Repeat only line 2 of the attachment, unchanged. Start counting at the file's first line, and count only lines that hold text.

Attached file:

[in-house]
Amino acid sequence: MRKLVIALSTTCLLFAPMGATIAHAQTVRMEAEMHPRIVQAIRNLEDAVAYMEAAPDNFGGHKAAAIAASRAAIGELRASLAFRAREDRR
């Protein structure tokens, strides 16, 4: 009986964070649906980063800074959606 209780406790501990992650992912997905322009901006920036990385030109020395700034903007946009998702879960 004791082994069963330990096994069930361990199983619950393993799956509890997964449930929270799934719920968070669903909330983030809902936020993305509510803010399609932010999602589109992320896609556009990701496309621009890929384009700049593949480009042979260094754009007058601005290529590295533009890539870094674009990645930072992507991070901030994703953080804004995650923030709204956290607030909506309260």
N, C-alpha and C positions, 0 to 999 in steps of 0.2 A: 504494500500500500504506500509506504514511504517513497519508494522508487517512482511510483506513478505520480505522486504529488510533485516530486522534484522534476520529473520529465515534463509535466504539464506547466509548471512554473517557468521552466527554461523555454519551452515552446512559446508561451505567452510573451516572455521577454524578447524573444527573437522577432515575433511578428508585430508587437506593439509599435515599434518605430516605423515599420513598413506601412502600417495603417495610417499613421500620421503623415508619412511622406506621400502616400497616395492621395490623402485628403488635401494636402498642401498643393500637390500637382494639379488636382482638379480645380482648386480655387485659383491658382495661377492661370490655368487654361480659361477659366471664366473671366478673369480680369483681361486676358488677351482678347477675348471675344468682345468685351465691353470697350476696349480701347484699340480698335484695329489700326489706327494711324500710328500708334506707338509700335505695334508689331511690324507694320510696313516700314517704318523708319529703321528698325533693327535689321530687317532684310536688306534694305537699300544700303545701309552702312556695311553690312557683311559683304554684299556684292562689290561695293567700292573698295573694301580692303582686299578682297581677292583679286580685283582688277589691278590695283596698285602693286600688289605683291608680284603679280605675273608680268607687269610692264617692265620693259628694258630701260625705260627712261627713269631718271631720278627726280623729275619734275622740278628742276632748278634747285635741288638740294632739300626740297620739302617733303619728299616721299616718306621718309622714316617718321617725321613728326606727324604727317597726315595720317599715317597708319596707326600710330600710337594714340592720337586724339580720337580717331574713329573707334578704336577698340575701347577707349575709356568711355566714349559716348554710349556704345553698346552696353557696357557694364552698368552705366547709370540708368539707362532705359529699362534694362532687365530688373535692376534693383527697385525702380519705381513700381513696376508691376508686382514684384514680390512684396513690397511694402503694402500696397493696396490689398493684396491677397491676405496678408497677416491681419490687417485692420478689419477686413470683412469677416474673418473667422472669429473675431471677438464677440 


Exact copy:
Amino acid sequence: MRKLVIALSTTCLLFAPMGATIAHAQTVRMEAEMHPRIVQAIRNLEDAVAYMEAAPDNFGGHKAAAIAASRAAIGELRASLAFRAREDRR